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Investors continue to buy India's consumption story

Source : BUSINESS_STANDARD
Last Updated: Wed, Jun 12, 2013 20:36 hrs

Private equity (PE) investors haven't lost their appetite for consumer goods companies despite the consumption story taking a few knocks in the past few quarters. A recent study by Fitch group company India Ratings & Research shows the growth rate of domestic private consumption has been at its lowest at 3.68 per cent in 34 quarters. This, the study says, is becoming a well-entrenched trend.

Despite this, PE investors have not hesitated to pump in money where it mattered. According to data sourced from VCCedge, the number of deals so far this year stood at 58, valued at Rs 3,293 crore ($588.09 million), in comparison to 229 deals in 2012, valued at Rs 12,901 crore ( $2,303.81 million).



While last year was characterised by large deals in frontline companies such as the Rs 685-crore ($135 million) investment by Temasek Holdings for five per cent stake in Godrej Consumer Products (GCPL) and the Singapore government's GIC Special Investments and Baring India PE's joint investment of Rs 500 crore for a minority stake in Marico, this year, it is smaller companies that were the recipients of PE money.

CavinKare, maker of Nyle and Chik shampoos, recently saw an investment of Rs 250 crore by Chrys Capital, while Bangalore-based TTK Prestige saw Rs 300-crore being pumped in by PE major Cartica Capital last week.

Ritesh Chandra, head (consumer group), Avendus Capital, says, "The consumer segment continues to offer attractive stable returns to investors. Demand drivers like increasing rural consumption, shift from unbranded to branded products and an increasing consumption base are likely to lead to significant growth in the coming years. This leads to enhanced PE interest in this sector."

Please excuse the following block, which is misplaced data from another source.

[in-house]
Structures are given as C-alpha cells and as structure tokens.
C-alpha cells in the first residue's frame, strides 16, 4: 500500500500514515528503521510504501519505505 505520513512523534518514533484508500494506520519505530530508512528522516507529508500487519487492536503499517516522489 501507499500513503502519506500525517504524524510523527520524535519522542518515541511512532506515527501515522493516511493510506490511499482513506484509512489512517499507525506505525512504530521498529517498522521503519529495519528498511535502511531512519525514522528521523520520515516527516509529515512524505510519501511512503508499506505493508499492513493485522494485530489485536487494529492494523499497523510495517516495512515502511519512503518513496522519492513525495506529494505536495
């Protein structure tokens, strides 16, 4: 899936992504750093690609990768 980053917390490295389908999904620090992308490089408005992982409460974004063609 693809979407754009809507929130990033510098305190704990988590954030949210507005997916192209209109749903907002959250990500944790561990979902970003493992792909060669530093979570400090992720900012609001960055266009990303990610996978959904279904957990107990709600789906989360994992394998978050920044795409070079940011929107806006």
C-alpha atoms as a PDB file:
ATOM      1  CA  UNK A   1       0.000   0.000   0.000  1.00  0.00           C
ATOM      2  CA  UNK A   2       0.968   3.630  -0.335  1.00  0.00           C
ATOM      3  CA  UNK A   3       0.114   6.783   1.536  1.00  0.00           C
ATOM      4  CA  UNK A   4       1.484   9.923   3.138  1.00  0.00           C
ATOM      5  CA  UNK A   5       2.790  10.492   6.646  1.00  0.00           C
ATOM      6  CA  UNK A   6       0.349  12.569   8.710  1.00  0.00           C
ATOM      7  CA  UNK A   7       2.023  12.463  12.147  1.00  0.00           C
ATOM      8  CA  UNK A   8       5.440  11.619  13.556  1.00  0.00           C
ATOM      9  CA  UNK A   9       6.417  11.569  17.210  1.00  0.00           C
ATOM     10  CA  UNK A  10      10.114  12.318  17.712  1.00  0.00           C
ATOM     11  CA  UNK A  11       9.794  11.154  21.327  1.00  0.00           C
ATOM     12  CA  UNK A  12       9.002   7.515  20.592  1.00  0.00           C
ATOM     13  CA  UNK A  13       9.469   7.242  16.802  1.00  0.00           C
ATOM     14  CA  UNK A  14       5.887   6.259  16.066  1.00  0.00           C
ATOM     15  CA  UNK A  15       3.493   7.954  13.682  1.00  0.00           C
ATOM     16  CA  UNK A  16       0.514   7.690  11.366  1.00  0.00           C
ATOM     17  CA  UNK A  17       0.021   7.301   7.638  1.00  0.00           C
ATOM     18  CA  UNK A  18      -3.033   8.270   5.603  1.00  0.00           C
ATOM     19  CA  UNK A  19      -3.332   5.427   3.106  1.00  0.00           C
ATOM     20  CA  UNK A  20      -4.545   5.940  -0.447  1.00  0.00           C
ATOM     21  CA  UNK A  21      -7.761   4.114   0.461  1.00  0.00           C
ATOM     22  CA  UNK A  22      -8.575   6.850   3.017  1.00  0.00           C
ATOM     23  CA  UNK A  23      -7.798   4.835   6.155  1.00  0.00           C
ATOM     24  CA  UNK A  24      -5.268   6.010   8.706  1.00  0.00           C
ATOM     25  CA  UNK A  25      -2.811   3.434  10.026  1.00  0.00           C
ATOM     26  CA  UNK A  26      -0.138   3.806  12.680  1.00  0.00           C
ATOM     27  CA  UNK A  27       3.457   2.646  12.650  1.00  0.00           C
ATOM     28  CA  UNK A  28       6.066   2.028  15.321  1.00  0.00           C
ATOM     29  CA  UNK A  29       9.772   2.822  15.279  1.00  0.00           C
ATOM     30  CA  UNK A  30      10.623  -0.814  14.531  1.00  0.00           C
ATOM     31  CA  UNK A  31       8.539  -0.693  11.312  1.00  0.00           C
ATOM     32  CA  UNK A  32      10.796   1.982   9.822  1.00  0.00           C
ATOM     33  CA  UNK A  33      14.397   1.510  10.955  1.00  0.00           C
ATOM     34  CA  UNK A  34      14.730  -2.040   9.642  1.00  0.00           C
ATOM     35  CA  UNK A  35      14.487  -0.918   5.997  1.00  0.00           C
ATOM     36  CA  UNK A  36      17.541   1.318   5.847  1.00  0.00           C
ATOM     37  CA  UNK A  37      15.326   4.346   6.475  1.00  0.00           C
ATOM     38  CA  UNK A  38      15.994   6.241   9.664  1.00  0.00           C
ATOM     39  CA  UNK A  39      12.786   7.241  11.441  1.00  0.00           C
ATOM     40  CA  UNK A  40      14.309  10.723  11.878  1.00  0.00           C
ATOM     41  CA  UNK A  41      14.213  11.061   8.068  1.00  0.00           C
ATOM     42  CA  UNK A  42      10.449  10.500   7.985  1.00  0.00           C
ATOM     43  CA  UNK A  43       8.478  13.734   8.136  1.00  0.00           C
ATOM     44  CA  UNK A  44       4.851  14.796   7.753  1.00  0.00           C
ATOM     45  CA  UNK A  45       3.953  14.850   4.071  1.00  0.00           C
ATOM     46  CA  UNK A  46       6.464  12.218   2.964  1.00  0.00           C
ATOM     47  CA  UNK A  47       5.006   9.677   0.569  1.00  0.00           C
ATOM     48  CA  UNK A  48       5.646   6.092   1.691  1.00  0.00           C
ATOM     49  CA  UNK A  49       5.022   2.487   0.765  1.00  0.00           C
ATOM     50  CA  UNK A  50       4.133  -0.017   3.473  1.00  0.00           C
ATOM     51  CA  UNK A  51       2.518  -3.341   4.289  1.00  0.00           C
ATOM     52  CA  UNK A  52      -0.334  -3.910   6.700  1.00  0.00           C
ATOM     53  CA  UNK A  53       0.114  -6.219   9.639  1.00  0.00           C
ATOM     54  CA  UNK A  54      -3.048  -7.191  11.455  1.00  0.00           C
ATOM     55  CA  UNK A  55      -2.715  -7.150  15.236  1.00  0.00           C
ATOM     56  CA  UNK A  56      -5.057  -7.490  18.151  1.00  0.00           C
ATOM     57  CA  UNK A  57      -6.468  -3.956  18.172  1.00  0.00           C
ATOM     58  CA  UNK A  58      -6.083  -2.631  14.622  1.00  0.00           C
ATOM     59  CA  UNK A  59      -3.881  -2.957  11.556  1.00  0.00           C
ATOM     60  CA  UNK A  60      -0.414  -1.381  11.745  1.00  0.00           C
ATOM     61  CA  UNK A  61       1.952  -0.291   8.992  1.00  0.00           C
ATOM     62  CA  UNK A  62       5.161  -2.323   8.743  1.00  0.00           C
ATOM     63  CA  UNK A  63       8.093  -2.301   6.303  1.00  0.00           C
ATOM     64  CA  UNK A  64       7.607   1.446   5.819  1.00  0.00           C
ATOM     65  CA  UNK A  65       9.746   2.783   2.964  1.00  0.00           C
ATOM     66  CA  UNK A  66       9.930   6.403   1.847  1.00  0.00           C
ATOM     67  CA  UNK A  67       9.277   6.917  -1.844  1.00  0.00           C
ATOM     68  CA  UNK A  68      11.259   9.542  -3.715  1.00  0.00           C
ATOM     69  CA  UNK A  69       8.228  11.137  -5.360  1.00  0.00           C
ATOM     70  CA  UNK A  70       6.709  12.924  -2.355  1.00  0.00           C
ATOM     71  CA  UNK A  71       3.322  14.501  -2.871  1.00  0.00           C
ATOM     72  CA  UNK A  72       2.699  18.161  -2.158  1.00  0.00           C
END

Says C K Ranganathan, chairman and managing director, CavinKare, "In my view, FMCG is still a safe bet. Which is why in an environment like this, where consumers have been deferring purchases on account of inflationary pressures, companies still continue to find investors."

Easy exit options
What also appears to be drawing investors to consumer goods companies is the option to exit easily. This, according to experts, is linked to the growing MNC interest in India's consumption story, which provides an easy avenue for investors to cash out. Actis PE, which sold its 63 per cent stake in Paras Pharmaceuticals for $726 million (Rs 3,630 crore) to Reckitt Benckiser in 2010, walked home with a neat profit through the deal. It had, for the record, acquired the stake in Paras for $150 million (Rs 700 crore) a few years before its final exit.

Chandra says, "Given the vast market size and potential of the Indian consumer market, there continues to be strong interest from both domestic and global strategic players to acquire market share through an inorganic growth strategy. In addition, consumer IPOs are seen as 'safe' anti-cyclical investments. This facilitates an easier exit for PE investors in consumer companies."

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